Concerning the Story I Wrote About the Story I Read


I wanted to understand why the first juncture was not the real juncture.I wanted to
know why a false juncture even existed. And I wanted to know why “existed” had such a
phony ring to it. I wanted to know a lot of things and a lot of things were not
forthcoming, but some things were, and they were not the things that explained certain
other things like when to expect a valid juncture.
If you believe it, sometimes that makes it true, so I started believing in junctures.
So I guess I experienced one. I mean I believe I had one transition me. So I experienced
getting from one thing to another. So I could go on. I could continue with a clear sense of
the new direction being different from the old direction, which wasn’t a bad direction,
just, well, “old.”
So I closed the door.
Meaning I wanted to go outside, but another juncture occurred, and I didn’t.
It was cold out there, but I still wanted to go.
Meaning, even at that age, I recognized the urge to squeeze when caressing a
lover’s throat, and I wanted to. As I squeezed into her I mean, as she tightened her body’s
grip on me. I was thinking about the future that hadn’t happened yet, but that I was
already beginning to understand.
So I didn’t go outside.
Where it was raining. Where the sun was.
How do you say “wait” the way water does, or sunshine?
Because I want you to imagine it. Like I did, before it happened.
I want you to be me the way I used to be.
And I want you to save me from an early demise. Which hasn’t happened yet, of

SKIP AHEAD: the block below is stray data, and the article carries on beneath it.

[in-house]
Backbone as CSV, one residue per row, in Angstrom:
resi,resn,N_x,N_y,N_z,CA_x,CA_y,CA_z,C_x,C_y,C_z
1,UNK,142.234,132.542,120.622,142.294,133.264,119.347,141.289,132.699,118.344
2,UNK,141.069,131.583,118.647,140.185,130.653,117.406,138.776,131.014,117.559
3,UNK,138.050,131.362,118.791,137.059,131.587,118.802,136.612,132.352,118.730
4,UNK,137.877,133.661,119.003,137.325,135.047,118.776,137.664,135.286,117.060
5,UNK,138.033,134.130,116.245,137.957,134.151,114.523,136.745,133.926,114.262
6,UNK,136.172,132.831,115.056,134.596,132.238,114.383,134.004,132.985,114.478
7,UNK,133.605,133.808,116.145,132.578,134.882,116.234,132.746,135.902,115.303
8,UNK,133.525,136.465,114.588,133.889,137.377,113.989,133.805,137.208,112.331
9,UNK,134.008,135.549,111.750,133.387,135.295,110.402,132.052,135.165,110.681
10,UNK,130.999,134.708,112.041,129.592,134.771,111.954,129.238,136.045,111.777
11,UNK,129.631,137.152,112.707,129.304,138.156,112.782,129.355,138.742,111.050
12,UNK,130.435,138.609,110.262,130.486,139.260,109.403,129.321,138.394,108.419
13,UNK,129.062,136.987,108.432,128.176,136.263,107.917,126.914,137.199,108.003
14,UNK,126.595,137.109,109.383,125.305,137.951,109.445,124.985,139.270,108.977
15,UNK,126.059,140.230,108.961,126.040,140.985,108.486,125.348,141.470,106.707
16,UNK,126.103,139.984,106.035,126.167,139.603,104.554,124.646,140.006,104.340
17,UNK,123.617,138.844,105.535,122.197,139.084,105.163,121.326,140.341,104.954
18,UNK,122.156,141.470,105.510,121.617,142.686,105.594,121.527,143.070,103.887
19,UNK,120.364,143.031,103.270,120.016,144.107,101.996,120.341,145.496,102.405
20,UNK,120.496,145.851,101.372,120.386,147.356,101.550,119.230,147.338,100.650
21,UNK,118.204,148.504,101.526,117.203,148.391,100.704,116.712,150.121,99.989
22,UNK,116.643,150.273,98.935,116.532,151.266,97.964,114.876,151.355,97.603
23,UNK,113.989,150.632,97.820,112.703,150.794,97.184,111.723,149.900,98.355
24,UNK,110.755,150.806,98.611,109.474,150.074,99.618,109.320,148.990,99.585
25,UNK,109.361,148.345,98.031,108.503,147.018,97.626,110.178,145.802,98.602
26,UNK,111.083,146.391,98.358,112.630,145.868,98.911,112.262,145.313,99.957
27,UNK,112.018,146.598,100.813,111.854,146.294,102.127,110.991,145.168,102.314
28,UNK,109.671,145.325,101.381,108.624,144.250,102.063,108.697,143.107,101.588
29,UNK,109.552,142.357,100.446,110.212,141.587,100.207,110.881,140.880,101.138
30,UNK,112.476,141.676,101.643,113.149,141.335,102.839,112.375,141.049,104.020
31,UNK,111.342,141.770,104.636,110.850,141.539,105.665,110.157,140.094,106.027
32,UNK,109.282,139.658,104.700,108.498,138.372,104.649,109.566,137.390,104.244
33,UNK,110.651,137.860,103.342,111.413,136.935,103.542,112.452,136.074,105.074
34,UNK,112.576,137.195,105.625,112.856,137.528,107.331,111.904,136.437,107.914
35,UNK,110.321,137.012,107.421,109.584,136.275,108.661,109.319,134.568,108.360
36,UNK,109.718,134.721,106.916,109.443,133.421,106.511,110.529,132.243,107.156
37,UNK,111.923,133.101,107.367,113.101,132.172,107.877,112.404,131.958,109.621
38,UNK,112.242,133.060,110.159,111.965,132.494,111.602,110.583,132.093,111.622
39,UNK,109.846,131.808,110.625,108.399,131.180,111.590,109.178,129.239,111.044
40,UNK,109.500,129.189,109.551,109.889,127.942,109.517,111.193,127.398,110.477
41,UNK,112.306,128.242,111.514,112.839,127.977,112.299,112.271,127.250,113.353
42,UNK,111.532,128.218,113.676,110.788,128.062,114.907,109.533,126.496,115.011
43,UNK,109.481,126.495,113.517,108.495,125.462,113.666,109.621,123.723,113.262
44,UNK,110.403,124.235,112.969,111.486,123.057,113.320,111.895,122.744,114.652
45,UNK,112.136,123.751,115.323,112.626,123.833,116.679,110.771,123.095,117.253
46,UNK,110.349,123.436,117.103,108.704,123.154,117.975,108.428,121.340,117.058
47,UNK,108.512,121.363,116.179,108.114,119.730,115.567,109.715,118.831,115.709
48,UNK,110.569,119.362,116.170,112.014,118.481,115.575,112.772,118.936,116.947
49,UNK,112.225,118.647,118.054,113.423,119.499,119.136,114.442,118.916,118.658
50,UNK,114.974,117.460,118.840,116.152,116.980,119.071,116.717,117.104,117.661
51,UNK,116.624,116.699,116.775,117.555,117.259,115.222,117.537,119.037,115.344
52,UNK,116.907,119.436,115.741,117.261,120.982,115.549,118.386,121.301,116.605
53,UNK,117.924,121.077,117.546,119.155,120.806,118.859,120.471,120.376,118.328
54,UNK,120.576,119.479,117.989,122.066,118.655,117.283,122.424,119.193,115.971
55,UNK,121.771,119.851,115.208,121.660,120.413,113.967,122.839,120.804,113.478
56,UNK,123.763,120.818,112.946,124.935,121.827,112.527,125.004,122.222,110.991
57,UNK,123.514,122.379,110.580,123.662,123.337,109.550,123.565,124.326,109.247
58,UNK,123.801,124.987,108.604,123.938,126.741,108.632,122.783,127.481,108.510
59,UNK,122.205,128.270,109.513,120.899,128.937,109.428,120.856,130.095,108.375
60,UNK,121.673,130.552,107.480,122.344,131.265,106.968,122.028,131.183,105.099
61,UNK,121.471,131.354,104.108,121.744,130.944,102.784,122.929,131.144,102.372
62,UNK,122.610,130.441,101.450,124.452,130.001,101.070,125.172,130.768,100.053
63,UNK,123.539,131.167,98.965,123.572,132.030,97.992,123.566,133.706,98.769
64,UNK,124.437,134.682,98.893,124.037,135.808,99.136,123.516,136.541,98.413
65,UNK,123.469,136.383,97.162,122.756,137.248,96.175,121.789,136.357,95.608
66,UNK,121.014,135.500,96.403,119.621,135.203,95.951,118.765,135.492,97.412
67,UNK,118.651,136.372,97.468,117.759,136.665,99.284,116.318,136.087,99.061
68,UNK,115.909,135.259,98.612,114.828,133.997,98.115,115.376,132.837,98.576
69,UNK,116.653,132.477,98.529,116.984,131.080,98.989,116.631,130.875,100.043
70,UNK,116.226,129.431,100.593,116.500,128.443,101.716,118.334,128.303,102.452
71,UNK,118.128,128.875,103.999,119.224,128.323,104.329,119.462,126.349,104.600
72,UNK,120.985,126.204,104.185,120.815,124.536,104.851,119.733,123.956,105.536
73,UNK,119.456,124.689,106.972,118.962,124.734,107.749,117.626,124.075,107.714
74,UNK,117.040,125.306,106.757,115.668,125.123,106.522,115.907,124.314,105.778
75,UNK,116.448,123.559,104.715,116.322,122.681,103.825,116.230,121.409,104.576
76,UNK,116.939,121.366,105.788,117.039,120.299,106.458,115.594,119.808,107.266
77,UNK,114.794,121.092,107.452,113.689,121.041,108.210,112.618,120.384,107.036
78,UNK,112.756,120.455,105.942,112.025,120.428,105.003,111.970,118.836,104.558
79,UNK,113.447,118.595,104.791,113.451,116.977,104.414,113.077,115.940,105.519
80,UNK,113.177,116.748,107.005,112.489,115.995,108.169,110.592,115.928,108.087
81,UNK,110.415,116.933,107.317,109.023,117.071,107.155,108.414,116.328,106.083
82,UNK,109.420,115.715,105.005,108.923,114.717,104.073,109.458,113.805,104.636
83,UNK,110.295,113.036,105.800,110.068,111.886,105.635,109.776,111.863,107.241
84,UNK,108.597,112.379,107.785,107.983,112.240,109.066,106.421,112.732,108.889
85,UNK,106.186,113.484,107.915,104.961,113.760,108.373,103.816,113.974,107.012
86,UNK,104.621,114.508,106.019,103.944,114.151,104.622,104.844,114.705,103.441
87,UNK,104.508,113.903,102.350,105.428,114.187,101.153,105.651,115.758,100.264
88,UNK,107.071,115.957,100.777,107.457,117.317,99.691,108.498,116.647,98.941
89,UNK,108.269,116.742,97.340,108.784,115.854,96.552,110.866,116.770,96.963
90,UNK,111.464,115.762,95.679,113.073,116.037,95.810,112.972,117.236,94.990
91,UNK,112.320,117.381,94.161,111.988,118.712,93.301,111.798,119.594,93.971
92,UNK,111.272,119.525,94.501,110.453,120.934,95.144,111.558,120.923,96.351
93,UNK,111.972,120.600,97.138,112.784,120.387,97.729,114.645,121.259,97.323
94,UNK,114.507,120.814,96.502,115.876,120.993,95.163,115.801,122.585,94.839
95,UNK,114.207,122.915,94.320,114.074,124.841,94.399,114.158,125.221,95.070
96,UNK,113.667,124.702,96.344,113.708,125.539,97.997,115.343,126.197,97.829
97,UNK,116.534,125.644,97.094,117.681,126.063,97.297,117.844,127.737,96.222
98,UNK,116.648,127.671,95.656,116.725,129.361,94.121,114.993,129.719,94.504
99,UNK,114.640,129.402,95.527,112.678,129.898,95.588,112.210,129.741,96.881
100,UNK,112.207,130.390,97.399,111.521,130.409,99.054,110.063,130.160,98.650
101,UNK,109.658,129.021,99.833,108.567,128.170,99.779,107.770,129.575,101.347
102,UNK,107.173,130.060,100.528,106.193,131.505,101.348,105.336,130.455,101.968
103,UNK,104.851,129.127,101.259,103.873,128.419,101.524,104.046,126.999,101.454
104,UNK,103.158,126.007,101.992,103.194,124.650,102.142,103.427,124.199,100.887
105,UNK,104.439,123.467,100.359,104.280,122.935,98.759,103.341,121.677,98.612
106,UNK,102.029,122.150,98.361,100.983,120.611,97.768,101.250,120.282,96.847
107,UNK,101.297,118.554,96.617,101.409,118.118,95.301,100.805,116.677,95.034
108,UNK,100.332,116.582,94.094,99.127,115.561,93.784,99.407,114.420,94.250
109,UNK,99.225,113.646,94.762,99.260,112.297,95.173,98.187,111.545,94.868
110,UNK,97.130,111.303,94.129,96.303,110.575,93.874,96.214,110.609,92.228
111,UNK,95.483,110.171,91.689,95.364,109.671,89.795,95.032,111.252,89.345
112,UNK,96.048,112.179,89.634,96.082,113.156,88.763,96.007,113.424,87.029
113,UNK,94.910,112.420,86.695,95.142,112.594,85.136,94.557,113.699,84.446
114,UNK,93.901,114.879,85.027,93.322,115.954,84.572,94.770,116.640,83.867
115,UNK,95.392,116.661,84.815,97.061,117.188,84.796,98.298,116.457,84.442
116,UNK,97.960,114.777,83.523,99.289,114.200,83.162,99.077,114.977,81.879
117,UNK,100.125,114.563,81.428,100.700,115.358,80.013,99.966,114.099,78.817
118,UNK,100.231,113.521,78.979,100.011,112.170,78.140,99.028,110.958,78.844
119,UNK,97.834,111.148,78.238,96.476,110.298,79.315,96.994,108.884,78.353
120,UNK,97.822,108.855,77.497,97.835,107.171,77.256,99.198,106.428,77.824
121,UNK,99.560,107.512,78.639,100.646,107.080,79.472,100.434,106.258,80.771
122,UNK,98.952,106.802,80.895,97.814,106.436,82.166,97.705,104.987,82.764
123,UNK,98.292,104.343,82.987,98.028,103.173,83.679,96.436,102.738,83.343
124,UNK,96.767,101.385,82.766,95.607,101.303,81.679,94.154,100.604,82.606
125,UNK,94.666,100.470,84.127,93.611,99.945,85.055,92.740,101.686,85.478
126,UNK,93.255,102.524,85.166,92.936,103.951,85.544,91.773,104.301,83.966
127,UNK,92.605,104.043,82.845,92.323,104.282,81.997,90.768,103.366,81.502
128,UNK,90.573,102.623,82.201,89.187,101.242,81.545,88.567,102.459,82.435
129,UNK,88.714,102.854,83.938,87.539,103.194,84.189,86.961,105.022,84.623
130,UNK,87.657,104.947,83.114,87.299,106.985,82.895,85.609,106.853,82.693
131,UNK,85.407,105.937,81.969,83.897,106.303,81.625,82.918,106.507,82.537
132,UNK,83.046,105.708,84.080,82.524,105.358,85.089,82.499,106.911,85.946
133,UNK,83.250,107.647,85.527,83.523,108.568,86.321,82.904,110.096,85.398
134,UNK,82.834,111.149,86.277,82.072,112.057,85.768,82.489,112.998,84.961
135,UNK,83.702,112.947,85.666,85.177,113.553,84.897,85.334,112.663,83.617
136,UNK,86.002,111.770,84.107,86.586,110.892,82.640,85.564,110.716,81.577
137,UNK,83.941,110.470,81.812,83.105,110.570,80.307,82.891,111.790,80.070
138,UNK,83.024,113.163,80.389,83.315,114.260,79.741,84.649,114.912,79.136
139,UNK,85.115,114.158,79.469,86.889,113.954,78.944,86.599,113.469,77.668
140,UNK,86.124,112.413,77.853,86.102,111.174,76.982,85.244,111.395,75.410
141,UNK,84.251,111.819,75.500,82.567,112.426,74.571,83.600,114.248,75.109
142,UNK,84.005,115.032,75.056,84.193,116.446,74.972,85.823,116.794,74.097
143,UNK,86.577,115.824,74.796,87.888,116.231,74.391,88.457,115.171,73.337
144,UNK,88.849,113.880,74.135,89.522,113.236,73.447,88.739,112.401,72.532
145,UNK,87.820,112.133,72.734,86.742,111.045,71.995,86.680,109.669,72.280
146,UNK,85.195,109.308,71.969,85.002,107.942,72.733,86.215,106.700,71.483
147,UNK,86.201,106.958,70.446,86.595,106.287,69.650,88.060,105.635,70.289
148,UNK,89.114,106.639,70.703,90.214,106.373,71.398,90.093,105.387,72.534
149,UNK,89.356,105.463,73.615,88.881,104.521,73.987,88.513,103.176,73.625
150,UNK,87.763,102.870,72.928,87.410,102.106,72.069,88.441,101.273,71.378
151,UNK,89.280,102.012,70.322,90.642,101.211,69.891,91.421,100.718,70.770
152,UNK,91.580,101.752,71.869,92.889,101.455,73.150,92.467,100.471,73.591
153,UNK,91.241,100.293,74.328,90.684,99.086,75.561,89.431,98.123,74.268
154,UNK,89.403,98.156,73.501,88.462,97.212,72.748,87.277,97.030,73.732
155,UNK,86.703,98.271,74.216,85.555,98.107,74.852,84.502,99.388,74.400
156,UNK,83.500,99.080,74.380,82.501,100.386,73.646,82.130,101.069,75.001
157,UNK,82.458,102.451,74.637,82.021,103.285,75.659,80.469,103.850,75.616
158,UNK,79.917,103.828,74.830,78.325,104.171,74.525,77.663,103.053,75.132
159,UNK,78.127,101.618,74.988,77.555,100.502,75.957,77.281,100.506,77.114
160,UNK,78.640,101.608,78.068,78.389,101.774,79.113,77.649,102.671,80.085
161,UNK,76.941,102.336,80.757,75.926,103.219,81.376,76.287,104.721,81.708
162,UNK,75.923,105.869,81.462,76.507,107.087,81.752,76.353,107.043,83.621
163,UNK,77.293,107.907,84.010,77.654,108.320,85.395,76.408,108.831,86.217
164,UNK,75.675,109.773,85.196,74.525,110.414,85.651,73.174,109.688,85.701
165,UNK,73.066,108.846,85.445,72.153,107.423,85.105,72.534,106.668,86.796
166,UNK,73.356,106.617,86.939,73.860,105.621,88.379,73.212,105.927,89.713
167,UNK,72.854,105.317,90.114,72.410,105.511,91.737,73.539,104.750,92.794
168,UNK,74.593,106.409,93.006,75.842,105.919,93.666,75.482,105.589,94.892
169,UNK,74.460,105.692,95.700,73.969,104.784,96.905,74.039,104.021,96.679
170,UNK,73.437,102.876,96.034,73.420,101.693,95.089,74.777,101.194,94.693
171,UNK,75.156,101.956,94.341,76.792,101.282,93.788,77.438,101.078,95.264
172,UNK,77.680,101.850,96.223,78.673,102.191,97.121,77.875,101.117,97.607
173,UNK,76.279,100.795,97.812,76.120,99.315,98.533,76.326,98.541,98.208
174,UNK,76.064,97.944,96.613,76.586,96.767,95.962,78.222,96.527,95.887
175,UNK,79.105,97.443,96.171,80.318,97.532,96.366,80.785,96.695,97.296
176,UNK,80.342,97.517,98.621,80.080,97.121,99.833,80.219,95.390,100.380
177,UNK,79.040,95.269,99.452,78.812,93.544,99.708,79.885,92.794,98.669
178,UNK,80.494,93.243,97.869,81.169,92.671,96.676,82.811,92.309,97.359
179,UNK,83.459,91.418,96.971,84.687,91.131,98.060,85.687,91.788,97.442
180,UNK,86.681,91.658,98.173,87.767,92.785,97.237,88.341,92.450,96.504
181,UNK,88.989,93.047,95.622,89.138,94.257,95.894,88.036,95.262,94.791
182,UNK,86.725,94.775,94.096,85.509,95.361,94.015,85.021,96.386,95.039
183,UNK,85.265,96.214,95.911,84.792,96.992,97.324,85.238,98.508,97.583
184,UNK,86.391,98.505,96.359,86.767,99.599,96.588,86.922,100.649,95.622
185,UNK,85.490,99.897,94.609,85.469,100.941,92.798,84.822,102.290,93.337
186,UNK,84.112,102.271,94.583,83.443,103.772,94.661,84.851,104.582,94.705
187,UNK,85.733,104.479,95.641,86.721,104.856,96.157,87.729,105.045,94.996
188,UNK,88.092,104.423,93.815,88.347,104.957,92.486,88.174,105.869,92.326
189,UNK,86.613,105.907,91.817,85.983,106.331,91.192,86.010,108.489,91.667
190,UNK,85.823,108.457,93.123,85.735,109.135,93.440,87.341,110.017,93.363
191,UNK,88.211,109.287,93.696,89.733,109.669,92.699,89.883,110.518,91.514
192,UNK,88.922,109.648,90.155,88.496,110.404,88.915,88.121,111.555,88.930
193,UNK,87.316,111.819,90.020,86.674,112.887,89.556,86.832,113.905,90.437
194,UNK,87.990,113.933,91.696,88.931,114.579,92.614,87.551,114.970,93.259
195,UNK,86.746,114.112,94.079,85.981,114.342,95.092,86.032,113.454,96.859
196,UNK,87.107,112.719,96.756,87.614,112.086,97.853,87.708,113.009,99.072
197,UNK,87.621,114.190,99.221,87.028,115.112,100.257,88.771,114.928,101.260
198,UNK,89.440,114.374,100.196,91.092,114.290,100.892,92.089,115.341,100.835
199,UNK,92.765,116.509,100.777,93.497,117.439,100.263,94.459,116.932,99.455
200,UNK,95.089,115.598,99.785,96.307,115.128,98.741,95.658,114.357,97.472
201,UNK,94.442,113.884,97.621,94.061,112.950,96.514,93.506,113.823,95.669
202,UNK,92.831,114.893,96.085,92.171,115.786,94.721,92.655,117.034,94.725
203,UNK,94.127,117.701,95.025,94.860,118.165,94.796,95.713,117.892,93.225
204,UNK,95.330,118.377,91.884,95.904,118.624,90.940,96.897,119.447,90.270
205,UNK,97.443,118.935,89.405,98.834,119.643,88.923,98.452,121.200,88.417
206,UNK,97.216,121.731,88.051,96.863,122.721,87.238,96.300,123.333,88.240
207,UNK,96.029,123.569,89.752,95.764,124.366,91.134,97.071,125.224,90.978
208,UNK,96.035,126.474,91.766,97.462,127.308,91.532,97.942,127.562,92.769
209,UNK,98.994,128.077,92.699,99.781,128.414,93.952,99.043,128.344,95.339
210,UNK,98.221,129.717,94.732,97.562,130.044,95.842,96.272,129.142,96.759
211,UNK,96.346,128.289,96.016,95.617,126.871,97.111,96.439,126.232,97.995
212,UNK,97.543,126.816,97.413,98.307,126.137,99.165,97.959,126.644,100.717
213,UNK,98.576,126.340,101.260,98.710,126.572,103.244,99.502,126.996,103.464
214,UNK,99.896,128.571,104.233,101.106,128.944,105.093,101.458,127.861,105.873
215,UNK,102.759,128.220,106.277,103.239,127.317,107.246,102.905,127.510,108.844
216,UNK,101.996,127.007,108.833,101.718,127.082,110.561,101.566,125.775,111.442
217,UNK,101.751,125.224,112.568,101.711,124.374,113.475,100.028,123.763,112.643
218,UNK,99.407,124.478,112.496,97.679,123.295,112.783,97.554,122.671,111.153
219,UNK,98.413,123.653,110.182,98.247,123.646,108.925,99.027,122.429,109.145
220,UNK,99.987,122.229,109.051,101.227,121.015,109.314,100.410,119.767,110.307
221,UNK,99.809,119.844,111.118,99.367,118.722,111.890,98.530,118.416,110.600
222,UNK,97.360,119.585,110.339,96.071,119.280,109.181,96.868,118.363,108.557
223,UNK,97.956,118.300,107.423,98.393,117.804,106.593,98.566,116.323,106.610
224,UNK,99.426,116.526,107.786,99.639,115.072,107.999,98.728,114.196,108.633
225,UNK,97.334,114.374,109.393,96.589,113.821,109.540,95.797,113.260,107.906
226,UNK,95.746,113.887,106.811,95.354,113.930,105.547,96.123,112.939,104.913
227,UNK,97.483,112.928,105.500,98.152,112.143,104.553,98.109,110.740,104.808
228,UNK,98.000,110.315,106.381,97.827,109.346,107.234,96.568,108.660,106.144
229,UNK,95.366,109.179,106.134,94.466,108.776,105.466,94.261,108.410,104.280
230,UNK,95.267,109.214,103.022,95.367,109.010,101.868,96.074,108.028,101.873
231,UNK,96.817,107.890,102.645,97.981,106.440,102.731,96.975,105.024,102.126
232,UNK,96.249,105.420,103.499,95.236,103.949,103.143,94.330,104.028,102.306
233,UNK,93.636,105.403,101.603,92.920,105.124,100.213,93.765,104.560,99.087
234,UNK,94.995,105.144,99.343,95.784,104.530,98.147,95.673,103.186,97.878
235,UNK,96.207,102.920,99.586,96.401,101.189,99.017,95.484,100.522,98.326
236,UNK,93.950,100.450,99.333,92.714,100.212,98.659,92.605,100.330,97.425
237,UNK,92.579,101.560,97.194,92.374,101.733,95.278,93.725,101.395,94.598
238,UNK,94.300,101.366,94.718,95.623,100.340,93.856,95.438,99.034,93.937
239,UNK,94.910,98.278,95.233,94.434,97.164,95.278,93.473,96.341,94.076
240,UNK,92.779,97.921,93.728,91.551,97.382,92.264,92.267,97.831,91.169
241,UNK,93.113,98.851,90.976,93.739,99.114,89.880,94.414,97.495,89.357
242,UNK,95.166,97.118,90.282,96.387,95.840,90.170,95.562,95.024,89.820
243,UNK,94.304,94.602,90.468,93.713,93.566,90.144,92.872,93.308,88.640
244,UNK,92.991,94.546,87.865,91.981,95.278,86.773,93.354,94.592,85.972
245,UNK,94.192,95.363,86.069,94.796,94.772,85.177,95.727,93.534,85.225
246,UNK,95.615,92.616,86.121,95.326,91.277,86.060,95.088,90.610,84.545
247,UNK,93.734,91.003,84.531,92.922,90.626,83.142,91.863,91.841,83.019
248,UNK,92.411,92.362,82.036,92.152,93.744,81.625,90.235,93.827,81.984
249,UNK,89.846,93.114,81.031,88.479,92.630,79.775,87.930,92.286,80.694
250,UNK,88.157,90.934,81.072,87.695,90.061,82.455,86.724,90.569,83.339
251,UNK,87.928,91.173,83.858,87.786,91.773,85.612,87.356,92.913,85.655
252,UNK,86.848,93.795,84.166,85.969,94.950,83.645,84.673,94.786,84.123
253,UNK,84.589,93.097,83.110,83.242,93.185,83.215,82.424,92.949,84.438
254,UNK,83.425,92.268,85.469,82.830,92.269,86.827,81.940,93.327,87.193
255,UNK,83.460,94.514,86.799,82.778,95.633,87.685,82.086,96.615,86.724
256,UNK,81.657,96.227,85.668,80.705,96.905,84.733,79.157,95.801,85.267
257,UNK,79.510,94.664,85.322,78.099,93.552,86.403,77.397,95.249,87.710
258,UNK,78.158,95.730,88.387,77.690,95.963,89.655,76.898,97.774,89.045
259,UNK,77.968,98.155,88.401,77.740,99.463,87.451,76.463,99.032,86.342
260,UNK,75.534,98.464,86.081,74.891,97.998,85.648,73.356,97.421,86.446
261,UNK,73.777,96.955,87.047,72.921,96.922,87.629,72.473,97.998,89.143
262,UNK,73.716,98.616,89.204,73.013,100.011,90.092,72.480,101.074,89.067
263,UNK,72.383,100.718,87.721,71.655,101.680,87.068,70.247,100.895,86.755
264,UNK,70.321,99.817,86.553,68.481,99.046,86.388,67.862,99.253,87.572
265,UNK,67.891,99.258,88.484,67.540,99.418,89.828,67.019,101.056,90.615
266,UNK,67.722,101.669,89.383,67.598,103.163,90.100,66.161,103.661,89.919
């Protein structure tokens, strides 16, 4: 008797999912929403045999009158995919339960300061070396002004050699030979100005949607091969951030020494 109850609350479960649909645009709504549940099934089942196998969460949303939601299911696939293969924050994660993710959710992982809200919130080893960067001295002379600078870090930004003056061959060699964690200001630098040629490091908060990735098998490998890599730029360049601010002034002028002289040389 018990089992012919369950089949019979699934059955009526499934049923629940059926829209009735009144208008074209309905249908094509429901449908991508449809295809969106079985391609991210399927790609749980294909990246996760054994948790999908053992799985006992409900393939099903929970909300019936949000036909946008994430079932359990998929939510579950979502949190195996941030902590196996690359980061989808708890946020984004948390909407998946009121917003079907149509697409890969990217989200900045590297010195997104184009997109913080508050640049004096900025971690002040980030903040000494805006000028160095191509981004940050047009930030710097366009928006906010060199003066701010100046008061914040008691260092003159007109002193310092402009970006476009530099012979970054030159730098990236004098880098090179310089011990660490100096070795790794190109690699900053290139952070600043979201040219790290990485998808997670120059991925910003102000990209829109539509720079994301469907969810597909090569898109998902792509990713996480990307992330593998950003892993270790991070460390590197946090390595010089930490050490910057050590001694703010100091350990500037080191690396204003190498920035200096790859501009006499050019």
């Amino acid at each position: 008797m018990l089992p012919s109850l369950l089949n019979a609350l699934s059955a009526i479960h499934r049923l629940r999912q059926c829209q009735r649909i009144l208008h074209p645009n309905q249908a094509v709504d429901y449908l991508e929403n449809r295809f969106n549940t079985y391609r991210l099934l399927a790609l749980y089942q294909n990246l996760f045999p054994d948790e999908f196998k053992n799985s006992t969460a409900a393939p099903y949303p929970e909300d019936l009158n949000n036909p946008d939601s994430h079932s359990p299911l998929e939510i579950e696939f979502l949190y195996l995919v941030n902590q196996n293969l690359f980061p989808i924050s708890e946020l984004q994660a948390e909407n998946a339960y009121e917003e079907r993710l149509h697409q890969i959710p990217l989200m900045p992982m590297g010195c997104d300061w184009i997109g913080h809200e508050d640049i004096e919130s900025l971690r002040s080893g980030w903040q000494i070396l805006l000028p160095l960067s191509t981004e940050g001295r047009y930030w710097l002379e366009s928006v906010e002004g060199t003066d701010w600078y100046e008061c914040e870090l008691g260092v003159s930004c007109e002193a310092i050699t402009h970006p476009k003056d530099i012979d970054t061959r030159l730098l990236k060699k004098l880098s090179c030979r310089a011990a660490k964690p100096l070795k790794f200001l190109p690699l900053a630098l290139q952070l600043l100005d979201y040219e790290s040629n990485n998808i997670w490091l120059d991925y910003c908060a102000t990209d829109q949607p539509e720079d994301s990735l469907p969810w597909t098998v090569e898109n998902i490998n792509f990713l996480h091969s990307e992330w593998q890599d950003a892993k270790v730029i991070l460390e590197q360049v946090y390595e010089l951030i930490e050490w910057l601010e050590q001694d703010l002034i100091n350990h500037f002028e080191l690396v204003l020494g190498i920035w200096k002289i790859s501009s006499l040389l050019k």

course, but could if what I’m asking isn’t impossible.
Notice I haven’t given you a description of the exceedingly ordinary suburban
house in which the “real” juncture may or may not have occurred. Notice I haven’t
described the rain. Notice the contradictory insertion of the symbolic optimism of green
hillsides in the ordinary town. Now try to imagine the young girl’s secret words for
desire. Notice the boy’s volley of verbal trophies disguised as accusations. Listen to them
mouthing the same words, the ones they can’t use with each other yet. Notice nature’s
defiant green thrust through the carcass of a robin.
Meaning I had decided to stay inside, but a juncture occurred.
So I went outside, and you were there.
Which we didn’t fully understand yet but sort of, and it was very dangerous after
the juncture.
Because now this involved at least two of us.
Because one of us might have something to say.
Because it wasn’t obvious which one.

Fiction. Modern Abstract Fables.

(First edition, hardcover with dustjacket, 524 pages, $36.50 USD.)

Tunneling to the Moon: A Psychological Gardener’s Book of Days draws from fairy tales, a condescending of a 1938 Social Studies reader for 6th grade, an 1890 handbook on marital compatibility, numerous annoying educational advancement studies, the myths and legends of third-world countries and minority peoples, pulp fiction, a history of carnival side shows, folktales, frequent conversations with Crows, Owls and a wide variety of underground inhabitants, insects and the people who collect them, Joseph Cornell, Günter Eich, Russell Edson, the French Surrealist poets, the Quay Brothers, letterpress printing, and the author’s inability to channel his imagination linearly.

Begin from the beginning, catch up, read daily. Just refer to the Burrow Guide.